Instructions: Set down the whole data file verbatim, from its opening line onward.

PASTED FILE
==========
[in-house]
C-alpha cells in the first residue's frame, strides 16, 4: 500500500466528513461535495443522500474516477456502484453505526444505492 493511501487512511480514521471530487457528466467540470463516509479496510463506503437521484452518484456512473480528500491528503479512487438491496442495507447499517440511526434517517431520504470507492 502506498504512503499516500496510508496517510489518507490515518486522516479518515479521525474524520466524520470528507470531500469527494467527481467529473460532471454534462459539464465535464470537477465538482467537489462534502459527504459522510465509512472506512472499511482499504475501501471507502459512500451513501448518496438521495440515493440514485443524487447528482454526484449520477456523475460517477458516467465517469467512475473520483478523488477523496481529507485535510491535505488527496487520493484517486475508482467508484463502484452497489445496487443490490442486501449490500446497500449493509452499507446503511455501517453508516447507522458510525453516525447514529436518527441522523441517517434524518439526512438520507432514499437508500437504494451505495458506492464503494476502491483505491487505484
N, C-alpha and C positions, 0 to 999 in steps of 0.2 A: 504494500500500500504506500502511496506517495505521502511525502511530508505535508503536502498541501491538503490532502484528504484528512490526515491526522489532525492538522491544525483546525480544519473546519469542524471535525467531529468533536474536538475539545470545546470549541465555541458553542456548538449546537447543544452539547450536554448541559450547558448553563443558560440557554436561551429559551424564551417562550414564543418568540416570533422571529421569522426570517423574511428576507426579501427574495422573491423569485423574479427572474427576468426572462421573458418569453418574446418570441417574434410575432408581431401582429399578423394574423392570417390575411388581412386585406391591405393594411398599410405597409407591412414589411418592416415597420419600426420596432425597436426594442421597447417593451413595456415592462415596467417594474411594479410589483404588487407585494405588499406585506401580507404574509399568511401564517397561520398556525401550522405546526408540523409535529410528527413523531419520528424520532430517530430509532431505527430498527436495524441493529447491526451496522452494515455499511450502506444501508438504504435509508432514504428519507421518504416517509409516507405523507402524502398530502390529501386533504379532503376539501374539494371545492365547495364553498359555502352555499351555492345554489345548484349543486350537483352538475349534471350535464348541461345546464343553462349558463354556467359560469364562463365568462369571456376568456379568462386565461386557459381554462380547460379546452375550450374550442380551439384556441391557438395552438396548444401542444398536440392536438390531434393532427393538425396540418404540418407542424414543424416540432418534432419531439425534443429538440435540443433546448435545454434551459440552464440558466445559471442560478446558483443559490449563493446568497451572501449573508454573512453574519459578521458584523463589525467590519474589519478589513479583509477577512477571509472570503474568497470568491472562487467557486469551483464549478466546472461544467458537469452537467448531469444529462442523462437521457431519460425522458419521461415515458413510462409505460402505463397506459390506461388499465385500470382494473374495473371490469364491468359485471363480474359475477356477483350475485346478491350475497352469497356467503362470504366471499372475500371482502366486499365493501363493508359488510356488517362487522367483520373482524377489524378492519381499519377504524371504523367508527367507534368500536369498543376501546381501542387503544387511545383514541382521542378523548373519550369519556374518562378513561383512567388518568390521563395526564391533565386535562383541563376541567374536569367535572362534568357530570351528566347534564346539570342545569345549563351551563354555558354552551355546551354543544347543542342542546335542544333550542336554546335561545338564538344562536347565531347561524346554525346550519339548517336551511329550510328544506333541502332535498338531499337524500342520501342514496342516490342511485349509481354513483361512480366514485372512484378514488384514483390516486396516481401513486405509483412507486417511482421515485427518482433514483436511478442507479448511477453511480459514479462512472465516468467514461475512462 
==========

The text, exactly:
[in-house]
C-alpha cells in the first residue's frame, strides 16, 4: 500500500466528513461535495443522500474516477456502484453505526444505492 493511501487512511480514521471530487457528466467540470463516509479496510463506503437521484452518484456512473480528500491528503479512487438491496442495507447499517440511526434517517431520504470507492 502506498504512503499516500496510508496517510489518507490515518486522516479518515479521525474524520466524520470528507470531500469527494467527481467529473460532471454534462459539464465535464470537477465538482467537489462534502459527504459522510465509512472506512472499511482499504475501501471507502459512500451513501448518496438521495440515493440514485443524487447528482454526484449520477456523475460517477458516467465517469467512475473520483478523488477523496481529507485535510491535505488527496487520493484517486475508482467508484463502484452497489445496487443490490442486501449490500446497500449493509452499507446503511455501517453508516447507522458510525453516525447514529436518527441522523441517517434524518439526512438520507432514499437508500437504494451505495458506492464503494476502491483505491487505484
N, C-alpha and C positions, 0 to 999 in steps of 0.2 A: 504494500500500500504506500502511496506517495505521502511525502511530508505535508503536502498541501491538503490532502484528504484528512490526515491526522489532525492538522491544525483546525480544519473546519469542524471535525467531529468533536474536538475539545470545546470549541465555541458553542456548538449546537447543544452539547450536554448541559450547558448553563443558560440557554436561551429559551424564551417562550414564543418568540416570533422571529421569522426570517423574511428576507426579501427574495422573491423569485423574479427572474427576468426572462421573458418569453418574446418570441417574434410575432408581431401582429399578423394574423392570417390575411388581412386585406391591405393594411398599410405597409407591412414589411418592416415597420419600426420596432425597436426594442421597447417593451413595456415592462415596467417594474411594479410589483404588487407585494405588499406585506401580507404574509399568511401564517397561520398556525401550522405546526408540523409535529410528527413523531419520528424520532430517530430509532431505527430498527436495524441493529447491526451496522452494515455499511450502506444501508438504504435509508432514504428519507421518504416517509409516507405523507402524502398530502390529501386533504379532503376539501374539494371545492365547495364553498359555502352555499351555492345554489345548484349543486350537483352538475349534471350535464348541461345546464343553462349558463354556467359560469364562463365568462369571456376568456379568462386565461386557459381554462380547460379546452375550450374550442380551439384556441391557438395552438396548444401542444398536440392536438390531434393532427393538425396540418404540418407542424414543424416540432418534432419531439425534443429538440435540443433546448435545454434551459440552464440558466445559471442560478446558483443559490449563493446568497451572501449573508454573512453574519459578521458584523463589525467590519474589519478589513479583509477577512477571509472570503474568497470568491472562487467557486469551483464549478466546472461544467458537469452537467448531469444529462442523462437521457431519460425522458419521461415515458413510462409505460402505463397506459390506461388499465385500470382494473374495473371490469364491468359485471363480474359475477356477483350475485346478491350475497352469497356467503362470504366471499372475500371482502366486499365493501363493508359488510356488517362487522367483520373482524377489524378492519381499519377504524371504523367508527367507534368500536369498543376501546381501542387503544387511545383514541382521542378523548373519550369519556374518562378513561383512567388518568390521563395526564391533565386535562383541563376541567374536569367535572362534568357530570351528566347534564346539570342545569345549563351551563354555558354552551355546551354543544347543542342542546335542544333550542336554546335561545338564538344562536347565531347561524346554525346550519339548517336551511329550510328544506333541502332535498338531499337524500342520501342514496342516490342511485349509481354513483361512480366514485372512484378514488384514483390516486396516481401513486405509483412507486417511482421515485427518482433514483436511478442507479448511477453511480459514479462512472465516468467514461475512462 